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  • Thoracic surgery
  • Rib fractures
  • Open cholecystectomy
  • Gastrectomy
  • Mastectomy

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  • Nerve runs in a neurovascular bundle just inferiorly to the rib; the nerve is the most inferior structure in this bundle
  • Nerve runs between the internal intercostal and the innermost intercostal muscles
  • Lateral cutaneous branch begins at the midaxillary line; therefore, one should block proximally to this point
  • The block should be done lateral to the beginning of the angle of the rib; the intercostal groove is largest here; therefore, theoretically safer

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Figure 150-1. Anatomy of the Intercostal Space
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(A) Intercostal nerve, artery, and vein; (B) external intercostal muscle; (C) internal intercostal muscle; (D) innermost intercostal muscle; (E) pleura.

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  • Both sensory and motor at the level blocked; only ipsilateral side effected
  • Skin, muscle, and parietal peritoneum, if being used for upper abdominal surgery postoperative analgesia, then additional coverage required for visceral pain
  • Appropriate for thoracic and upper abdominal procedures
  • Bupivacaine or lidocaine with epinephrine provides a block lasting an average of 12 hours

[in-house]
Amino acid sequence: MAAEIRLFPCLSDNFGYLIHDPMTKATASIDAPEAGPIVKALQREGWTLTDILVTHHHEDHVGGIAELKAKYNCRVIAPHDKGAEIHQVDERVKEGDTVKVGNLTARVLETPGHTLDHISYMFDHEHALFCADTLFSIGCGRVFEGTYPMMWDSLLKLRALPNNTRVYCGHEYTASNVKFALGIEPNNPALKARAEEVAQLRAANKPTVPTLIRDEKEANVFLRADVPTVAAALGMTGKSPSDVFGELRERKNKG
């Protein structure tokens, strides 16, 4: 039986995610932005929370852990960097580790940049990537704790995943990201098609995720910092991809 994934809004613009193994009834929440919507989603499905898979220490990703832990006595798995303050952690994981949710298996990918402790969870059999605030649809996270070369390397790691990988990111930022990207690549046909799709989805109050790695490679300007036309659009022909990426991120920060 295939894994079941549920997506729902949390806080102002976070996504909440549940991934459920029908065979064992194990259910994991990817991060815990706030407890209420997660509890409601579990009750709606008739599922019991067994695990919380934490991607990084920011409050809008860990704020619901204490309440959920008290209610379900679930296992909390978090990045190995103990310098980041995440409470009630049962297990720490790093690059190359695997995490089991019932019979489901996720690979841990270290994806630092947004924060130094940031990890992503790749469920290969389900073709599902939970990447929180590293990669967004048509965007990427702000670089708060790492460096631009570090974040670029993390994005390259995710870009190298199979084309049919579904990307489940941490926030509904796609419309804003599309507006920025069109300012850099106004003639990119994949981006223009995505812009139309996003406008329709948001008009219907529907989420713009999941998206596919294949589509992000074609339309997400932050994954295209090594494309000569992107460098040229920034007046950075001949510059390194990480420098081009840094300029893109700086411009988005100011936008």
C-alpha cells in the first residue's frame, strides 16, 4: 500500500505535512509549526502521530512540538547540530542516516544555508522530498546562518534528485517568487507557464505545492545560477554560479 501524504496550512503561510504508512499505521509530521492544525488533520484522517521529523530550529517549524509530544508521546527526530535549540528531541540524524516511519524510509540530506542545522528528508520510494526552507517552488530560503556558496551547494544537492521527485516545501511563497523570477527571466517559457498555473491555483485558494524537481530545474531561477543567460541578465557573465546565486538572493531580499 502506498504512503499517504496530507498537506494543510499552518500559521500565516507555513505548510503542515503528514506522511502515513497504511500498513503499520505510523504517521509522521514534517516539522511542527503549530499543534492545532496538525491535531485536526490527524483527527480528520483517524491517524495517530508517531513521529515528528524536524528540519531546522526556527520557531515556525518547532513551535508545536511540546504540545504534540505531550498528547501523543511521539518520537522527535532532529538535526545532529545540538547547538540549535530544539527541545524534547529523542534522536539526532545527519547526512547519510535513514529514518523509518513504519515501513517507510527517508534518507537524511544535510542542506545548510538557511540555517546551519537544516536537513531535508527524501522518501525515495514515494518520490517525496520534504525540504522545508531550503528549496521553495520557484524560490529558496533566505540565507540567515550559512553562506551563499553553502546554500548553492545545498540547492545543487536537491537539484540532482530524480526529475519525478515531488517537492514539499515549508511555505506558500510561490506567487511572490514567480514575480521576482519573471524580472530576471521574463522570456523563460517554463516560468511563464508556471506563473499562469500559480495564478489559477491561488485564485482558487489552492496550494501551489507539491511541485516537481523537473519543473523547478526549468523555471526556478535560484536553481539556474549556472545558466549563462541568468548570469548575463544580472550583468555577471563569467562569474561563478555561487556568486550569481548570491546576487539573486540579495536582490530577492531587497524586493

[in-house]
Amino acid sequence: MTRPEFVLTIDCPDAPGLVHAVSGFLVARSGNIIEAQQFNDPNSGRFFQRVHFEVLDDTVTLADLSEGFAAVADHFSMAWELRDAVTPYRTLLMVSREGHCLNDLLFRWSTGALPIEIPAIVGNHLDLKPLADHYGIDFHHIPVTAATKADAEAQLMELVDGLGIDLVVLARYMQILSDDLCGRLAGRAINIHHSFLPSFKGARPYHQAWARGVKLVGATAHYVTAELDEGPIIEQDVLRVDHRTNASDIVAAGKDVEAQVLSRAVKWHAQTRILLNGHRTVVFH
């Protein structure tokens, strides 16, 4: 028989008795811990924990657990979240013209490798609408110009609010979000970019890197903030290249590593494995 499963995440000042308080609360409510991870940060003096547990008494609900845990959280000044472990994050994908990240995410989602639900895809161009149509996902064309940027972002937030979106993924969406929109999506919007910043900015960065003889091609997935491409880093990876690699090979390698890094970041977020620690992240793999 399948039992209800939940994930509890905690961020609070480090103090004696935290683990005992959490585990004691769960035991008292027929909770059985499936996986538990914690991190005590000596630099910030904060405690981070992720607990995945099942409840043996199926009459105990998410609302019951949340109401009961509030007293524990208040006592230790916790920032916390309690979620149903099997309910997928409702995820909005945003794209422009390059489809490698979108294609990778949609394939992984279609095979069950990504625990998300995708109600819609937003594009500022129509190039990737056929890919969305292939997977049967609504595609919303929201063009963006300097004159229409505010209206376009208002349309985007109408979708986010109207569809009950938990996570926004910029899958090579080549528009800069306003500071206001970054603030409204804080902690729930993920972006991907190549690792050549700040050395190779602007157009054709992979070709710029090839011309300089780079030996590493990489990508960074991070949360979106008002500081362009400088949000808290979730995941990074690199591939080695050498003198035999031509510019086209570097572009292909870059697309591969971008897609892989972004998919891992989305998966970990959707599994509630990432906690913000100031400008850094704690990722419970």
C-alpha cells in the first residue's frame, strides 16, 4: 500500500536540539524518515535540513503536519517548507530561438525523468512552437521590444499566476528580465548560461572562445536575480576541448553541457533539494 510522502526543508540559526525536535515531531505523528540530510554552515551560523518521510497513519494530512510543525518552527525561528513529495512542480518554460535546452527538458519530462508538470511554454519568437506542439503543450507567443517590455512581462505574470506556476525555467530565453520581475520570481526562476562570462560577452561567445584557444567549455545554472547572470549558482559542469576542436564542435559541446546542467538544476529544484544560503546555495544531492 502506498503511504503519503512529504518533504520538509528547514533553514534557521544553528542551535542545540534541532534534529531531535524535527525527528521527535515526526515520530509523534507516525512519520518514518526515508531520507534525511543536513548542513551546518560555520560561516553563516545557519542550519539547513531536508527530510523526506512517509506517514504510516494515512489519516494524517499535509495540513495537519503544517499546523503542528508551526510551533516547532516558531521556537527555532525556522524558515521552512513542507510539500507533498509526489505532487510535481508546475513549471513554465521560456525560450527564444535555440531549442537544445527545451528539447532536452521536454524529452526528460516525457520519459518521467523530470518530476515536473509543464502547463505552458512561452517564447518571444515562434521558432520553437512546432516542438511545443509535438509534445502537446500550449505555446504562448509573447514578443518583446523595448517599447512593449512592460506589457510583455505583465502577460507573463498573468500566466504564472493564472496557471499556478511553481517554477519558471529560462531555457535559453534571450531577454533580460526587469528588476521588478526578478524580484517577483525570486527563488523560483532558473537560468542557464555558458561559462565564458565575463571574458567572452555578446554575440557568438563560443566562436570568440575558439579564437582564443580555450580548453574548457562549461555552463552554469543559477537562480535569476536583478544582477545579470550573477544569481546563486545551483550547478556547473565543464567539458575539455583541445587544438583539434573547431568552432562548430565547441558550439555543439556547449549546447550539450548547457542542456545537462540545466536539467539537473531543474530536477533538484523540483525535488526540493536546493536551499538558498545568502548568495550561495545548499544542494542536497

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  • Pneumothorax (<1%)
  • Local anesthetic toxicity (this block has a high absorption of local anesthetic; consider the use of epinephrine in the local anesthesia to decrease systemic absorption)
  • Hematoma
  • Spinal or epidural anesthesia

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  • Put the patient in a sitting position (lateral and prone are also possible)
  • Palpate and identify the appropriate level of intercostal spaces
  • Identify the angle of the rib, usually about 7 cm from midline. The block can be performed anywhere proximal to the midaxillary line
  • Lift the skin from the intercostal groove up over the rib
  • Insert a 22G, 50-mm needle at a 20° cephalad angle; the needle should come in contact with the rib within about 1 cm (Figure 150-2)
  • Walk the needle off of the rib inferiorly, but keep the 20° cephalad angle of the needle
  • The nerve generally lies less than 3 mm deeper than the depth of the rib; a pop is often felt with a short bevel needle
  • Inject 5 mL of local anesthesia at each level necessary; do not exceed the maximum dose for the chosen local anesthetic

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Figure 150-2. Intercostal Block Technique (“Blind” Technique)
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Reproduced from Morgan GE, Mikhail MS, Murray MJ.Clinical Anesthesiology. 4th ed. Figure 17-33. Available at: www.accessmedicine.com. Copyright © The McGraw-Hill Companies, Inc. All rights reserved.

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  • Ultrasound imaging can be used to identify the intercostal spaces. Especially helpful in obese patients or patients with challenging anatomy
  • Similar to a landmark-based technique for positioning, a high-frequency linear probe can be placed vertically on the patients back to visualize the rib, intercostal space, and pleura
  • The needle is inserted in an in-plane or out-of-plane technique paying close attention to the depth identified ...

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